More recent events have served as further reminders of the considerable challenges ahead of us in the fight for equality and human rights. On 14 June 2017, 71 people died tragically in the Grenfell Tower fire in homes managed by the State. As a result we have launched a project to comment on the public inquiry and the evidence it hears from an equality and human rights perspective, and we will make recommendations in April 2018. 

Sexual harassment in the workplace continues to be a pressing and concerning issue. Given our regulatory role, we have written to large employers across Britain to ask them to provide evidence on the safeguards they have in place to prevent this and produced guidance to help all businesses deal with it effectively. To help us find out what is happening, we launched a survey for those who have experienced or witnessed workplace sexual harassment to ensure that the voices of those who have been affected shape the solutions we propose. 

Sadly women are still paid less than men for doing the same work. In August, we published a pay gaps strategy for tackling gender, disability and ethnicity pay gaps. We will do more work on this next year to see our recommendations become reality. The pressing need to reduce pay gaps for ethnic minorities forms a core part of our Roadmap to race equality, which calls on Government to introduce a comprehensive and long-term race strategy in the light of its Race Disparity Audit.

Much has been achieved this year but I know that there is still a lot more to do

November 2017 also saw the announcement of the Budget. We are very concerned about the impact changes to government spending are having on people with certain protected characteristics. We wrote to the Prime Minister ahead of the Budget to set out our findings on the combined effect of tax and social security systems. For example, families with a disabled adult will see their income reduced by about £2,500 a year, and if the family also includes a disabled child they will lose £5,500 a year. We will publish our final report in March.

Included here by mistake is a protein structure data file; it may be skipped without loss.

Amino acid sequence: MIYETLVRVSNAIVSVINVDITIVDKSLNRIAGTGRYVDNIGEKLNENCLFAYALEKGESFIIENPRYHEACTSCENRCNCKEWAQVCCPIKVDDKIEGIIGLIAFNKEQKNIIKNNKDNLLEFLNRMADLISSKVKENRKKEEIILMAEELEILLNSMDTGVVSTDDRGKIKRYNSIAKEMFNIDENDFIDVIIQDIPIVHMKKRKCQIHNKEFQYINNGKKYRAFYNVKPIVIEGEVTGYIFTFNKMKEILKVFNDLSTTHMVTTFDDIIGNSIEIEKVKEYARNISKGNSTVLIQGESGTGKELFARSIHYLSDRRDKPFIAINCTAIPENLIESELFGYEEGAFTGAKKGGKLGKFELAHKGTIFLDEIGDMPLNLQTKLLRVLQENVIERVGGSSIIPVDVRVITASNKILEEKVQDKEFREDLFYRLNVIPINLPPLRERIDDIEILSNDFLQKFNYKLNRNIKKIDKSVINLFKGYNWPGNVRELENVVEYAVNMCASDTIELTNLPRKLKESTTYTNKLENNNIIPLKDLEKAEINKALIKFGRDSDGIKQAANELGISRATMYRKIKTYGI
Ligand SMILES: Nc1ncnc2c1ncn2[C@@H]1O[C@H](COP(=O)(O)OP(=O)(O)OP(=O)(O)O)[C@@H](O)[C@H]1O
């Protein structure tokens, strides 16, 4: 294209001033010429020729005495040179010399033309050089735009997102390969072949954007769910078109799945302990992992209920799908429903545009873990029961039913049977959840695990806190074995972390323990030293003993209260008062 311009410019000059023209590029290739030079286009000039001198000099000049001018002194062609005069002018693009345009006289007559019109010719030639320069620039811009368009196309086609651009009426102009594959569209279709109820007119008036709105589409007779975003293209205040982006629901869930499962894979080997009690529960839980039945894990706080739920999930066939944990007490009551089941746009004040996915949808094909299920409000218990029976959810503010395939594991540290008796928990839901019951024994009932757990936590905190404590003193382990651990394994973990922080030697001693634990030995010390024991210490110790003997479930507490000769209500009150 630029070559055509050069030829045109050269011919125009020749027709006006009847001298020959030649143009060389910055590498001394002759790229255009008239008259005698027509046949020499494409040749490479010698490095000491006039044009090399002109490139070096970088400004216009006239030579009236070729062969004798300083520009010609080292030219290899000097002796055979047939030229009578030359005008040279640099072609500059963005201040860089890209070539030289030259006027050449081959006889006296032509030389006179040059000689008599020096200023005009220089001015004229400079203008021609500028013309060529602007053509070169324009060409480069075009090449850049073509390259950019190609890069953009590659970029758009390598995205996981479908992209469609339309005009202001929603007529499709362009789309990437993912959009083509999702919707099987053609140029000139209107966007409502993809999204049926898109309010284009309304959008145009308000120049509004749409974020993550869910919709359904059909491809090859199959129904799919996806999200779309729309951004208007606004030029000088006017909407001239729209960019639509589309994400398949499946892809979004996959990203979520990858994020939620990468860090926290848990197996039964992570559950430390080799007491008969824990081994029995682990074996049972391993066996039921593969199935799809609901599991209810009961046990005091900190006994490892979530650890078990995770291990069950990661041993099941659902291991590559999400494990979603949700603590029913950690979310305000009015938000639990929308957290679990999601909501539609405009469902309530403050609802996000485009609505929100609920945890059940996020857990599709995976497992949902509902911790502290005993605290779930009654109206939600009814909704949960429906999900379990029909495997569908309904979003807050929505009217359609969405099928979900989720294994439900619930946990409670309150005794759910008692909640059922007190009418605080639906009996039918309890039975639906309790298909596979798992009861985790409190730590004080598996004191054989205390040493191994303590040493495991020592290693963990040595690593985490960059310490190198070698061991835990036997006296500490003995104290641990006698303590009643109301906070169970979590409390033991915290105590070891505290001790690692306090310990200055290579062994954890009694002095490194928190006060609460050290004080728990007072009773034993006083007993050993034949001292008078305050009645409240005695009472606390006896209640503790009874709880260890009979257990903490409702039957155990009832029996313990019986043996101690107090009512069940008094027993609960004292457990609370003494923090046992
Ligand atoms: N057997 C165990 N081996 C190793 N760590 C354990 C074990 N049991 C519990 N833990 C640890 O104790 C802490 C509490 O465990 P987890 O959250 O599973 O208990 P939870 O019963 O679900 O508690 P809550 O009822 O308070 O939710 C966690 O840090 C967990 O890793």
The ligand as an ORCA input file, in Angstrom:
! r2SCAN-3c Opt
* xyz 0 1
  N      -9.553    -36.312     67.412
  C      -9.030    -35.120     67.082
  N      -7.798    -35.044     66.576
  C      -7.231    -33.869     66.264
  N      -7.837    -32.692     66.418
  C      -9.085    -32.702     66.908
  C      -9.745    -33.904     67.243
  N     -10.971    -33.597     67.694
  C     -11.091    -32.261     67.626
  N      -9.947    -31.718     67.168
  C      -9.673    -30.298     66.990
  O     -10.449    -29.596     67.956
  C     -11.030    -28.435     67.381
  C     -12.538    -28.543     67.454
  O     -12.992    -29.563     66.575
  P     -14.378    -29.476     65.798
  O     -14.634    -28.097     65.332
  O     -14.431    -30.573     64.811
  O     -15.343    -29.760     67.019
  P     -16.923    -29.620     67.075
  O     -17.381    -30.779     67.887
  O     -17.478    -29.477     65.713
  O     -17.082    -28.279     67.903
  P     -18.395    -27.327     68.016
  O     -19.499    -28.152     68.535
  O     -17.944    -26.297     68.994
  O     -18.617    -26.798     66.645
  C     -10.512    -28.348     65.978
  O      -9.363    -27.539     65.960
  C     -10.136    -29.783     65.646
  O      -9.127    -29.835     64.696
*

And last but not least, we have strengthened our evidence base over the last year to ensure our policy recommendations and strategic decision-making are as robust as possible.

We developed a new single Measurement Framework to help us gather and analyse data on equality and human rights progress through our ‘Is Britain Fairer?’ reports. This work is relevant to the whole of Great Britain but I'm keen to ensure that we don't overlook the excellent work that we’ve undertaken in Scotland and Wales this year. Among other things, we successfully persuaded a Scottish Highlands Bed and Breakfast to remove the phrase ‘heterosexual friendly’ from its website on the grounds that it discouraged LGBT people from using their services. In Wales, over 20 employers – including Welsh Government – have now signed our Working Forward pledge to make their workplaces the best they can be for pregnant women and new mothers.

I am confident that in 2017 the Commission did more than ever to promote equality and protect human rights. I do not underestimate the challenges ahead but I remain as determined that we should use our unique powers and position to drive greater change. Much has been achieved this year but I know that there is still a lot more to do.

Happy Christmas and best wishes from us all at the Commission for the New Year.